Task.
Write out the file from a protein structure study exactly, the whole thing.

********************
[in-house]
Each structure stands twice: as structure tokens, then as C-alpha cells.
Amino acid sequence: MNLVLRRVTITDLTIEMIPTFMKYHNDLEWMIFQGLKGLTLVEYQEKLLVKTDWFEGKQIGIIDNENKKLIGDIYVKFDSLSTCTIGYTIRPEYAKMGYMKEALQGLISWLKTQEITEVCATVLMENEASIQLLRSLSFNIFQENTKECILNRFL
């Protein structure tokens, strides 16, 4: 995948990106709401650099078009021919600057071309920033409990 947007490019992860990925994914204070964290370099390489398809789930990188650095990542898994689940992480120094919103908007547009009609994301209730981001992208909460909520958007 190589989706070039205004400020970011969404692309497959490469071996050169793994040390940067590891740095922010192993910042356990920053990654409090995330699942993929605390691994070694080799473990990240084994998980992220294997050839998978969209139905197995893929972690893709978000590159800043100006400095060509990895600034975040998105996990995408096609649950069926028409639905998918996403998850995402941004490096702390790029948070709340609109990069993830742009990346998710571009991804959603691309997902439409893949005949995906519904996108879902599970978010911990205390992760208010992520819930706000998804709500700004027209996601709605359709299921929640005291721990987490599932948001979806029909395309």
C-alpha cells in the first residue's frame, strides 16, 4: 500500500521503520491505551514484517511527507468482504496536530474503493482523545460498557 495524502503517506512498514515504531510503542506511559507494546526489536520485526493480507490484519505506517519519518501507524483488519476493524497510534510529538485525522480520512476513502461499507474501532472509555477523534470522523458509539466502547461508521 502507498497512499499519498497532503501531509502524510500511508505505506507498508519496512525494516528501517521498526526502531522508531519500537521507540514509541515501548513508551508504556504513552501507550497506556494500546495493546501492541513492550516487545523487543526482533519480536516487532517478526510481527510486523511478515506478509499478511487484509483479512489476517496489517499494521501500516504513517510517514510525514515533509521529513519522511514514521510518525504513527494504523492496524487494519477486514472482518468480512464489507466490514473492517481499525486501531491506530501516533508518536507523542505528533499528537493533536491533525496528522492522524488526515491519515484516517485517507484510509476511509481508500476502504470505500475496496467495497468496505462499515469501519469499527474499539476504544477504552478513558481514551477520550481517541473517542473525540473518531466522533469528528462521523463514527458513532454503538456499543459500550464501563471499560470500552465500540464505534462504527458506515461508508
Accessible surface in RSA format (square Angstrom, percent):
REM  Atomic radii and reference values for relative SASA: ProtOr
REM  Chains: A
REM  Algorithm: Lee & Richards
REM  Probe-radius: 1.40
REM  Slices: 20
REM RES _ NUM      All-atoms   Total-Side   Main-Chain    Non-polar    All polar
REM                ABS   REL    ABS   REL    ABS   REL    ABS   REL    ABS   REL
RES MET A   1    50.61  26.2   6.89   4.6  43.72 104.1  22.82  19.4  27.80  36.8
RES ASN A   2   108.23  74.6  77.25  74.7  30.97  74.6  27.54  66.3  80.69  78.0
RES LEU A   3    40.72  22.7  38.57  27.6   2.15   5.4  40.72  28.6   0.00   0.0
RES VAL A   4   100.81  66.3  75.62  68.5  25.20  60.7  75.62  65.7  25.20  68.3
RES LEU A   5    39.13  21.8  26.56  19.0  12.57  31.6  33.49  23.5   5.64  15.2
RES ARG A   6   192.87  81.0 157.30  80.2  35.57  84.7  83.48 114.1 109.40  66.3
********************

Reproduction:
[in-house]
Each structure stands twice: as structure tokens, then as C-alpha cells.
Amino acid sequence: MNLVLRRVTITDLTIEMIPTFMKYHNDLEWMIFQGLKGLTLVEYQEKLLVKTDWFEGKQIGIIDNENKKLIGDIYVKFDSLSTCTIGYTIRPEYAKMGYMKEALQGLISWLKTQEITEVCATVLMENEASIQLLRSLSFNIFQENTKECILNRFL
């Protein structure tokens, strides 16, 4: 995948990106709401650099078009021919600057071309920033409990 947007490019992860990925994914204070964290370099390489398809789930990188650095990542898994689940992480120094919103908007547009009609994301209730981001992208909460909520958007 190589989706070039205004400020970011969404692309497959490469071996050169793994040390940067590891740095922010192993910042356990920053990654409090995330699942993929605390691994070694080799473990990240084994998980992220294997050839998978969209139905197995893929972690893709978000590159800043100006400095060509990895600034975040998105996990995408096609649950069926028409639905998918996403998850995402941004490096702390790029948070709340609109990069993830742009990346998710571009991804959603691309997902439409893949005949995906519904996108879902599970978010911990205390992760208010992520819930706000998804709500700004027209996601709605359709299921929640005291721990987490599932948001979806029909395309």
C-alpha cells in the first residue's frame, strides 16, 4: 500500500521503520491505551514484517511527507468482504496536530474503493482523545460498557 495524502503517506512498514515504531510503542506511559507494546526489536520485526493480507490484519505506517519519518501507524483488519476493524497510534510529538485525522480520512476513502461499507474501532472509555477523534470522523458509539466502547461508521 502507498497512499499519498497532503501531509502524510500511508505505506507498508519496512525494516528501517521498526526502531522508531519500537521507540514509541515501548513508551508504556504513552501507550497506556494500546495493546501492541513492550516487545523487543526482533519480536516487532517478526510481527510486523511478515506478509499478511487484509483479512489476517496489517499494521501500516504513517510517514510525514515533509521529513519522511514514521510518525504513527494504523492496524487494519477486514472482518468480512464489507466490514473492517481499525486501531491506530501516533508518536507523542505528533499528537493533536491533525496528522492522524488526515491519515484516517485517507484510509476511509481508500476502504470505500475496496467495497468496505462499515469501519469499527474499539476504544477504552478513558481514551477520550481517541473517542473525540473518531466522533469528528462521523463514527458513532454503538456499543459500550464501563471499560470500552465500540464505534462504527458506515461508508
Accessible surface in RSA format (square Angstrom, percent):
REM  Atomic radii and reference values for relative SASA: ProtOr
REM  Chains: A
REM  Algorithm: Lee & Richards
REM  Probe-radius: 1.40
REM  Slices: 20
REM RES _ NUM      All-atoms   Total-Side   Main-Chain    Non-polar    All polar
REM                ABS   REL    ABS   REL    ABS   REL    ABS   REL    ABS   REL
RES MET A   1    50.61  26.2   6.89   4.6  43.72 104.1  22.82  19.4  27.80  36.8
RES ASN A   2   108.23  74.6  77.25  74.7  30.97  74.6  27.54  66.3  80.69  78.0
RES LEU A   3    40.72  22.7  38.57  27.6   2.15   5.4  40.72  28.6   0.00   0.0
RES VAL A   4   100.81  66.3  75.62  68.5  25.20  60.7  75.62  65.7  25.20  68.3
RES LEU A   5    39.13  21.8  26.56  19.0  12.57  31.6  33.49  23.5   5.64  15.2
RES ARG A   6   192.87  81.0 157.30  80.2  35.57  84.7  83.48 114.1 109.40  66.3